January 2020 is here and RTAI Cork members have a number of activities to look forward to. Wishing you all a very happy New Year and hoping that you will join us for some of our events during the coming year. You will receive a text about each activity as it occurs and you will be asked to confirm interest/attendance by return text.
Féilire Eanair 2020
Seo thíos na himeachtaí a bheidh ar siúl i Mí Eanair
Friday, January 3rd Social Coffee Morning Clayton Silversprings hotel organised by Pádraig Ó Conaill
Thursday, January 9th Amble, Compass Hill, Kinsale organised by Clare Shelly and notified by text.
Friday, January 10th Visit to Collins Barracks at 2 p.m. organised by Mary Cahill. Notification by text. Free of charge.
Thursday, January 16th: 2.30 p.m Walking “Think-In” in SMA, Wilton. Ambles and Hillwalks will be planned for 2020
Line Dancing with Helen Conroy will commence at the end of January and a text will issue. Early booking is advised. Seán McCarthy and Mary Cahill are the organisers.
Hillwalkers have been notified by email of the upcoming Hillwalk in Kinsale on Thursday, January 9th led by Angela Foley
Sicily is the destination for the annual RTAI Cork Trip in September 2020. Notification was sent before Christmas and there was great interest in this hugely popular event. Mary Cahill and Frank Tobin organised and surprised us with an early “reveal”.
Drama, Choir and Camera club will be in contact with members when activities resume. For more information about any of the events/groups and if, for any reason, you are not in receipt of texts or emails please contact Marian at 0864072037 or firstname.lastname@example.org
The following activities are planned for December:
5th. Thursday. Launch of the Photography Exhibition, Picture That! 6pm – 7.30pm, Bishopstown Library, Wilton. All RTAI members and friends welcome. The exhibition is kindly sponsored by Comhar Linn and continues until 20th December.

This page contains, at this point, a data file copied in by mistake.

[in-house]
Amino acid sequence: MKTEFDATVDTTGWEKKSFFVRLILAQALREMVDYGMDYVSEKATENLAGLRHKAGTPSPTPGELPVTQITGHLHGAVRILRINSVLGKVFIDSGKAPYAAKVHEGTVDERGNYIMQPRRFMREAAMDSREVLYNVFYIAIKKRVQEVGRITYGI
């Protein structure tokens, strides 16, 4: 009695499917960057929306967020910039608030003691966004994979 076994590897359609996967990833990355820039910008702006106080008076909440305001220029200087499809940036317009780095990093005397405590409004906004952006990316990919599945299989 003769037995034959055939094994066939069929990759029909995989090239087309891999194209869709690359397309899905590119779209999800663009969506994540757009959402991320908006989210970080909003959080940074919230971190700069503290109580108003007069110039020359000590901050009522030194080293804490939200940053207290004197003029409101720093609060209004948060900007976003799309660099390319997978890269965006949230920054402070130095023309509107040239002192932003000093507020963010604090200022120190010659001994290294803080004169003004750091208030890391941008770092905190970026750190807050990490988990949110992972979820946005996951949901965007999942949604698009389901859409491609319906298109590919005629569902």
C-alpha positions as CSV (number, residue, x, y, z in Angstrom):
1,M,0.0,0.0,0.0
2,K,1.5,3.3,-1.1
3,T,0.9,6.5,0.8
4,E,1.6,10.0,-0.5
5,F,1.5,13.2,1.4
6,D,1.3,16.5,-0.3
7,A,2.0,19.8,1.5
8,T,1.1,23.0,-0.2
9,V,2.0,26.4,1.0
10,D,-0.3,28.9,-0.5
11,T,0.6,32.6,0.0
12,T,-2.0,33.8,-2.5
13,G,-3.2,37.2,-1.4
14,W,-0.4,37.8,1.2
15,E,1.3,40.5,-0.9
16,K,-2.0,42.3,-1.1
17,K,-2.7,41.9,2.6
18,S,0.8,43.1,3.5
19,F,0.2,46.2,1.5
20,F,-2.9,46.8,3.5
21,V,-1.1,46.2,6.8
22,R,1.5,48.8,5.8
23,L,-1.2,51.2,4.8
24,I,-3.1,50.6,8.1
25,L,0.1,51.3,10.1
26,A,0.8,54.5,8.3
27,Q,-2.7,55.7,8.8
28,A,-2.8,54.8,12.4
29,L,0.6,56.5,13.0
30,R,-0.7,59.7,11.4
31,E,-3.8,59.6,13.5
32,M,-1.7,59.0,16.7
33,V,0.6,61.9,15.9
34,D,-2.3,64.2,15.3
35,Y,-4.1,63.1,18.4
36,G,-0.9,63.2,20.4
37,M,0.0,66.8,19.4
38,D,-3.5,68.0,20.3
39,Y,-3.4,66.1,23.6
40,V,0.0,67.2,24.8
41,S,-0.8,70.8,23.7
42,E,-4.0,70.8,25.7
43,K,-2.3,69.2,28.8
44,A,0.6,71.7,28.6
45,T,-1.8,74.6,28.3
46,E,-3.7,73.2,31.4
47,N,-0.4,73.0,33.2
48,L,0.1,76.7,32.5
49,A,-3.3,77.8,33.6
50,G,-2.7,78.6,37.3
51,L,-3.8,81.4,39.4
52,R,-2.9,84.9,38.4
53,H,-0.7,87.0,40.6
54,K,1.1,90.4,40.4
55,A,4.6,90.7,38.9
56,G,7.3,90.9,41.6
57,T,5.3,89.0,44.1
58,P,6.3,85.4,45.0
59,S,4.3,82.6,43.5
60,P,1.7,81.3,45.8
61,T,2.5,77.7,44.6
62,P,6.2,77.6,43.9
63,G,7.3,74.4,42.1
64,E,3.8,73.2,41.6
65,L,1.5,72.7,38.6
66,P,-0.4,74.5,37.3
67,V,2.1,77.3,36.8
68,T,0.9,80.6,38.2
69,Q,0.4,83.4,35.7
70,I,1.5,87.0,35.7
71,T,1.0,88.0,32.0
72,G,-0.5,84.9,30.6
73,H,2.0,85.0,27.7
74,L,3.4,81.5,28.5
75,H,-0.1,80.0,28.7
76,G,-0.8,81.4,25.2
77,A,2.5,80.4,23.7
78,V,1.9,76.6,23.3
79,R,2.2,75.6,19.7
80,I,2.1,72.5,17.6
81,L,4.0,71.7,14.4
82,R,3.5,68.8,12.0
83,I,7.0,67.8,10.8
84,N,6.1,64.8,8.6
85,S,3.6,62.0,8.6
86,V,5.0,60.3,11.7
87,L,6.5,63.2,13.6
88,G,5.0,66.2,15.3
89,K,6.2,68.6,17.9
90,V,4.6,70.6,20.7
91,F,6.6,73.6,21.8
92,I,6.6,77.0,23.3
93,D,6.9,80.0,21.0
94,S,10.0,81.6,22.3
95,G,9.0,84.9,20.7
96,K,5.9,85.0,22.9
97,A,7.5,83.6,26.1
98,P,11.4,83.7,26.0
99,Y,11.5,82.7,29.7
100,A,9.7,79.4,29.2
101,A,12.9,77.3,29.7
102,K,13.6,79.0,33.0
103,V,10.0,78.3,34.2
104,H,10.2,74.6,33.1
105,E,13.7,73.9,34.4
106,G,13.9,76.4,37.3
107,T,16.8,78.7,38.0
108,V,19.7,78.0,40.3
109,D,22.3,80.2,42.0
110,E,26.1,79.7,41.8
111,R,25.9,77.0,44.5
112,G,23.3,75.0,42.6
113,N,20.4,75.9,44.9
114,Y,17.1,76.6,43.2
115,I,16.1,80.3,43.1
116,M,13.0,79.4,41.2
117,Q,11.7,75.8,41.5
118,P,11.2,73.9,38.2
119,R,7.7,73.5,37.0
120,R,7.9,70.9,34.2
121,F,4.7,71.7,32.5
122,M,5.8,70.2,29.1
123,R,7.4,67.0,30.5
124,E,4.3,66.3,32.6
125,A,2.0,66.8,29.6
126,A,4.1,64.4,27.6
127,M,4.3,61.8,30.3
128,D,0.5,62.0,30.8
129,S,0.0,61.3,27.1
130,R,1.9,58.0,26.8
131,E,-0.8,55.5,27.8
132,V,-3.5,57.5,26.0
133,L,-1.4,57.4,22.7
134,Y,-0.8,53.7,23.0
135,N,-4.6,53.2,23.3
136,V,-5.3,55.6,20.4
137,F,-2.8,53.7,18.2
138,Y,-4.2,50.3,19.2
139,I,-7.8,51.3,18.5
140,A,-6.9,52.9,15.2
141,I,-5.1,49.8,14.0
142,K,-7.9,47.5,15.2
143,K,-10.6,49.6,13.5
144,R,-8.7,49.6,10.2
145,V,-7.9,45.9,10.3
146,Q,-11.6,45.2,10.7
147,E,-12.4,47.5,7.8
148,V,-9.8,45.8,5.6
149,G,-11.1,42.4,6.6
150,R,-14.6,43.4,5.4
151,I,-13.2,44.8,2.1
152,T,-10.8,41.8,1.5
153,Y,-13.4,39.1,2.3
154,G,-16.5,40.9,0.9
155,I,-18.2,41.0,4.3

6th. Friday. Charity Christmas Coffee morning. Clayton Silversprings Hotel. 11a.m. Bring a prize and you might get lucky!
12th. Thursday. Amble. Ballincollig Regional Park. Leader Anne Durity.
Adhering to the maxim of Alfred Wrainwright that, “There’s no such thing as bad weather, only unsuitable clothing”, 16 hardy souls set out from Cork in torrential rain, on the morning of November 20th to gather in Killarney for the final Hillwalk of the year, in Muckross Park. Cork people often experience feelings of trepidation on crossing the county bounds into Kerry, but on this occasion we were welcomed with open arms and clearing skies!
Suited and booted, we set off, under the capable leadership of Joan McCann and the patient stewardship of sweeper Angela Foley. Our first stop was at Muckross Abbey, sadly in ruins since Cromwellian times. One could easily spend a few hours here exploring the ruins and the adjacent graveyard. It’s the burial place of Eoghan Rua Ó Súilleabháin, Aogán Ó Rathaille and Seathrún Ó Donnchú. Two of our group found the grave of a family member here too. The yew trees are impressive!
From there we crossed Muckross Road and followed the Queen’s Way up to the beautiful woodlands, our path dappled in shades of gold, red, yellow and brown. Someone recalled the “Autumn” essays of our teaching days.
Tar éis sosa bhig, leanamar orainn i dtreo an tsean-bhóthair idir Neidín agus Cill Áirne. Bhí an méid sin cainte is comhrá ar siúl nár airíomar go rabhamar ag déanamh gan mhoill ar eas Toirc. Is fíor an seanfhocal:
Giorraíonn beirt bóthar:
We were so lucky with the weather! Apart from a light mist on the higher ground, we saw nothing of the deluge that afflicted the folks at home. So, with one eye on the sky and a careful eye on the path, we wound or way down to majestic Torc.
After nearly 3½ hours in the hills we were delighted to reach the welcome comfort of the Muckross House Cafe and tuck into warm food. In a throw-back to those aforementioned school essays, I would like to confirm that, “we returned home that evening, tired but happy”.
A great day was had by all 19 of us on a recent amble in glorious Ardmore. The sun shone, skies & sea were blue with clear views along the Waterford coastline. We ambled the cliff walk at a leisurely pace taking in the local attractions – St. Declan’s Well, the rusty Samson Shipwreck, the signal tower, Pluais na Ron, with Capel Island & Knockadoon to our west. We then meandered back to the village via the cathedral & round tower to a well-earned lunch in The Round Tower Hotel.
Lots of camaraderie between new friends & old- what a lovely way to spend an October Thursday! Mile buiochas, Helen & Eleanor!